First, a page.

The McGraw-Hill Companies, Inc.

Copyright © 2011Ron Drew Stone
All rights reserved.
ISBN: 978-0-07-175997-7



Talking about Performance Results

Yes, this book is about measurement and evaluation. The process of measurement and evaluation actually begins up front, when a training professional partners with a client or sponsor to address the performance issues and expectations involved in a specific training solution. Prior to negotiating and designing a learning engagement, the professional and the client or sponsor must agree about the end in mind. When there is a failure to identify the end in mind for a training solution up front, the alignment of the solution with the business is left to chance. It is also difficult to successfully measure and evaluate a training solution whose expected outcome has not been defined.


When they are addressing the needs of workplace performers, training professionals often focus too much of their attention on learning and not enough on performance. Perhaps we should emphasize that the focus on learning is taking place at the wrong time. The time to identify a solution for operating deficiencies or strategic issues is after the performance factors and root cause have been properly identified, not before. Sometimes the client has done this prior to calling the training department, but sometimes she has not.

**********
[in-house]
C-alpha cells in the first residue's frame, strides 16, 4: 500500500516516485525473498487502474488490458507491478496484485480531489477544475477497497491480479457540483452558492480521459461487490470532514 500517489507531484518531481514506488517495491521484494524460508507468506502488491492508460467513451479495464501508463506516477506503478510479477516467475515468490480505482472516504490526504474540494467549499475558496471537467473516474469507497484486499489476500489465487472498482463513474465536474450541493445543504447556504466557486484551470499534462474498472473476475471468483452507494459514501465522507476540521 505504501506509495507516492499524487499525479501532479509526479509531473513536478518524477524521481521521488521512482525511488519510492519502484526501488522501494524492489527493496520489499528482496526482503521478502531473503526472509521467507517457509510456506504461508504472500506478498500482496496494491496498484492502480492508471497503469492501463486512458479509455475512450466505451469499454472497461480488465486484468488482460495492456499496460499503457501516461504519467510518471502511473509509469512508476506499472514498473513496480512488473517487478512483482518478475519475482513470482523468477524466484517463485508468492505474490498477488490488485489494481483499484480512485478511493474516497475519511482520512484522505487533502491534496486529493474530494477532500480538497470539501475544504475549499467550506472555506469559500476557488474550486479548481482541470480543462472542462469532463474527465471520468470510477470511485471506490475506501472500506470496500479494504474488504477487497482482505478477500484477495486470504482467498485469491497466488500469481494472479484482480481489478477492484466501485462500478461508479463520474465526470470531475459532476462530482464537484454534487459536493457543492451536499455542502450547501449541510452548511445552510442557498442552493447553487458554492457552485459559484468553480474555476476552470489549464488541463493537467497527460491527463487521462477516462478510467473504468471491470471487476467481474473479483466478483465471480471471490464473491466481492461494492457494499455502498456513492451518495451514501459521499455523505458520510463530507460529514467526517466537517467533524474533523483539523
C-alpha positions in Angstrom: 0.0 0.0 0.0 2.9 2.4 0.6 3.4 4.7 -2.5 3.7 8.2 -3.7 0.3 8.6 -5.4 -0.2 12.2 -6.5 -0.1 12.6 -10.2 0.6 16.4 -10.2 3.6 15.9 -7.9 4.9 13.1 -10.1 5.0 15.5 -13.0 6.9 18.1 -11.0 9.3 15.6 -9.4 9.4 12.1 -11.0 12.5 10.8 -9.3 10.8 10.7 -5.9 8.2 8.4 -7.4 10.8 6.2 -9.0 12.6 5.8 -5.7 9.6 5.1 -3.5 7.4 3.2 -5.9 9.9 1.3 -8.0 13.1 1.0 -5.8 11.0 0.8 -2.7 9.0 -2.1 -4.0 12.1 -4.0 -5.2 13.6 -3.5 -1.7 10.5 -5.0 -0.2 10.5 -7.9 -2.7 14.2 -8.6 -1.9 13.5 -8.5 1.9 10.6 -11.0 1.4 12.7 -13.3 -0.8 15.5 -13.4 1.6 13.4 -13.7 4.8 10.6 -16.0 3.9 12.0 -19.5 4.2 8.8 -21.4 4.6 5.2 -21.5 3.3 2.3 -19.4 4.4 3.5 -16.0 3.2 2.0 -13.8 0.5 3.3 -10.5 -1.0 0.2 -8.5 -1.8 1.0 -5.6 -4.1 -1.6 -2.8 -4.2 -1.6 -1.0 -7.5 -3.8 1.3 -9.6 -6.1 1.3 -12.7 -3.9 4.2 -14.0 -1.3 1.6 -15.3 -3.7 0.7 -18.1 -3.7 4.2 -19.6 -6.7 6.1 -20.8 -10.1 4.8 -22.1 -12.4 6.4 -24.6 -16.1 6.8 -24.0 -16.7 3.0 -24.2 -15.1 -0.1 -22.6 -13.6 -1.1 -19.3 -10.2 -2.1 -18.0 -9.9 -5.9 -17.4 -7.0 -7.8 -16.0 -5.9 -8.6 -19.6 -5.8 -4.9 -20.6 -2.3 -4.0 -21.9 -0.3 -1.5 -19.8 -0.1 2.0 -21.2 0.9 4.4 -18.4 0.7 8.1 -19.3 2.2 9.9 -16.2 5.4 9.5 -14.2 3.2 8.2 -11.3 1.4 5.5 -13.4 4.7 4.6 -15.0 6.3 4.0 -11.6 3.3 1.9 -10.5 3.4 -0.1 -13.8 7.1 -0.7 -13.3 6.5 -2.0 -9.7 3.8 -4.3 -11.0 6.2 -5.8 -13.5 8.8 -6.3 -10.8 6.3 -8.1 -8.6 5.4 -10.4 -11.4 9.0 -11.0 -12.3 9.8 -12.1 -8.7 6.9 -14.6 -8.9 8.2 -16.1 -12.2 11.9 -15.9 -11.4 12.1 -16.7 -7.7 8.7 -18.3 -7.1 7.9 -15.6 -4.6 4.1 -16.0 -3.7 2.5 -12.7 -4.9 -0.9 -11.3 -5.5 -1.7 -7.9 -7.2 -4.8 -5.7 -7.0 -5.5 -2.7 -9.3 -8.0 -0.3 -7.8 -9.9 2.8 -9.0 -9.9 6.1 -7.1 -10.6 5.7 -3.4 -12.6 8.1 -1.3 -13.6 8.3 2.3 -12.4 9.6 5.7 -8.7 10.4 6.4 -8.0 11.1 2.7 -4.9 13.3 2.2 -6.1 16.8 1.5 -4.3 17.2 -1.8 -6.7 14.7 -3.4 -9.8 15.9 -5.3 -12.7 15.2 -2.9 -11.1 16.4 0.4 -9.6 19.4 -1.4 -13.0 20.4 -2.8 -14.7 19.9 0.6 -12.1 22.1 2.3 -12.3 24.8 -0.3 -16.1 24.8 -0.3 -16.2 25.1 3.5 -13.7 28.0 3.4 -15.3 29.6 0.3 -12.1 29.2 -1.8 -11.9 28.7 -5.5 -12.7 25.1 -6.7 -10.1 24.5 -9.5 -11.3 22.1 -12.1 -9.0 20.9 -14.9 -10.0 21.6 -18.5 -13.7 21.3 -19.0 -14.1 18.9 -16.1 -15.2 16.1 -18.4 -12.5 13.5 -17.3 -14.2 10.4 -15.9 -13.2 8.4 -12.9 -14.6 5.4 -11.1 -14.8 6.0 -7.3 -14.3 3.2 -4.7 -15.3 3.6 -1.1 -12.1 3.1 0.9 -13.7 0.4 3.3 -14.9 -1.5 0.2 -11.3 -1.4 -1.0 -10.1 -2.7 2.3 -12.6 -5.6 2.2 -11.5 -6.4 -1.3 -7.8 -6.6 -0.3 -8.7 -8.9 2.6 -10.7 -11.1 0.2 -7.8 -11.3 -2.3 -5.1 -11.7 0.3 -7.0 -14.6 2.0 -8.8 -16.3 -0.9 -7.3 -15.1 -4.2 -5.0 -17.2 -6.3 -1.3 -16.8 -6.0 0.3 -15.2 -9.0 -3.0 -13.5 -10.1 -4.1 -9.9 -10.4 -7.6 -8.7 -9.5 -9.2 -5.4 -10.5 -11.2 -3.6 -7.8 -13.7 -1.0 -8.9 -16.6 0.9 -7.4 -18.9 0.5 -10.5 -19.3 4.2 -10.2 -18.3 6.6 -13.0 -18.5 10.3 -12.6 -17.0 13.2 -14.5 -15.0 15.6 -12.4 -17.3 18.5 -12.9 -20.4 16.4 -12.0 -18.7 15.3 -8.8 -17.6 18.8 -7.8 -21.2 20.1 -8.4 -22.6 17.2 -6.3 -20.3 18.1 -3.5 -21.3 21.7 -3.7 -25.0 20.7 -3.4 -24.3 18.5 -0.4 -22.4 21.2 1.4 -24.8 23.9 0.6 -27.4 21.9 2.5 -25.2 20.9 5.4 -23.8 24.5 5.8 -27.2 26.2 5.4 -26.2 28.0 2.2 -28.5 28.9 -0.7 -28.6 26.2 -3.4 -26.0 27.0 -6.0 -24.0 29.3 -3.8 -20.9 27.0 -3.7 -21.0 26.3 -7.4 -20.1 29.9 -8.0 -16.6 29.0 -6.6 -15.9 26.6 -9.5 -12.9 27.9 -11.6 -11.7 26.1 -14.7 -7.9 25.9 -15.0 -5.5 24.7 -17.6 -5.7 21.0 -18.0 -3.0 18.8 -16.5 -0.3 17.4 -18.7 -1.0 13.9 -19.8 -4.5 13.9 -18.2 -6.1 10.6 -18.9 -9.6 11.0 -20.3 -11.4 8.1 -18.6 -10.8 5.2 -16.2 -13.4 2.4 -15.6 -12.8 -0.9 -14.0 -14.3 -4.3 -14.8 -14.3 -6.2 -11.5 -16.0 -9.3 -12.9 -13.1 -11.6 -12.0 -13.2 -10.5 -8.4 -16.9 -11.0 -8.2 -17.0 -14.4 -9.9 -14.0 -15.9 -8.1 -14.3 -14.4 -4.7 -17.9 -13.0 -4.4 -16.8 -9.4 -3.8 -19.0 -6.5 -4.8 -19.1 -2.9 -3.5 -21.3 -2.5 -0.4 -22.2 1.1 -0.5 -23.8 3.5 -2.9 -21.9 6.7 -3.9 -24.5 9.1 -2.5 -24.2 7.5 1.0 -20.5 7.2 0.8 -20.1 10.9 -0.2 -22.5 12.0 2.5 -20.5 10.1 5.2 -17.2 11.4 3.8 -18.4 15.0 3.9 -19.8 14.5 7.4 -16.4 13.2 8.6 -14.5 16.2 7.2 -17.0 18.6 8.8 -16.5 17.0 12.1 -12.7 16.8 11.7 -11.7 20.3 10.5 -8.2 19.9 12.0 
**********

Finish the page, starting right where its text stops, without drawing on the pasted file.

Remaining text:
Training as a Single Solution Is Gone Forever

There was a time when a training solution consisted of a few learning strategies aimed at facilitating the knowledge and skills required to deal with a specific performance need or deficiency. These isolated "training-only" solutions were designed and implemented in the belief and hope that training alone was enough to bring about the desired results. Often, only a limited effort was made to seek reinforcement from management, and only rarely was attention given to such things as companion strategies. Because this procedure was rarely challenged and because evidence of results was rarely required or presented, this became the routine way in which training was delivered in many organizations.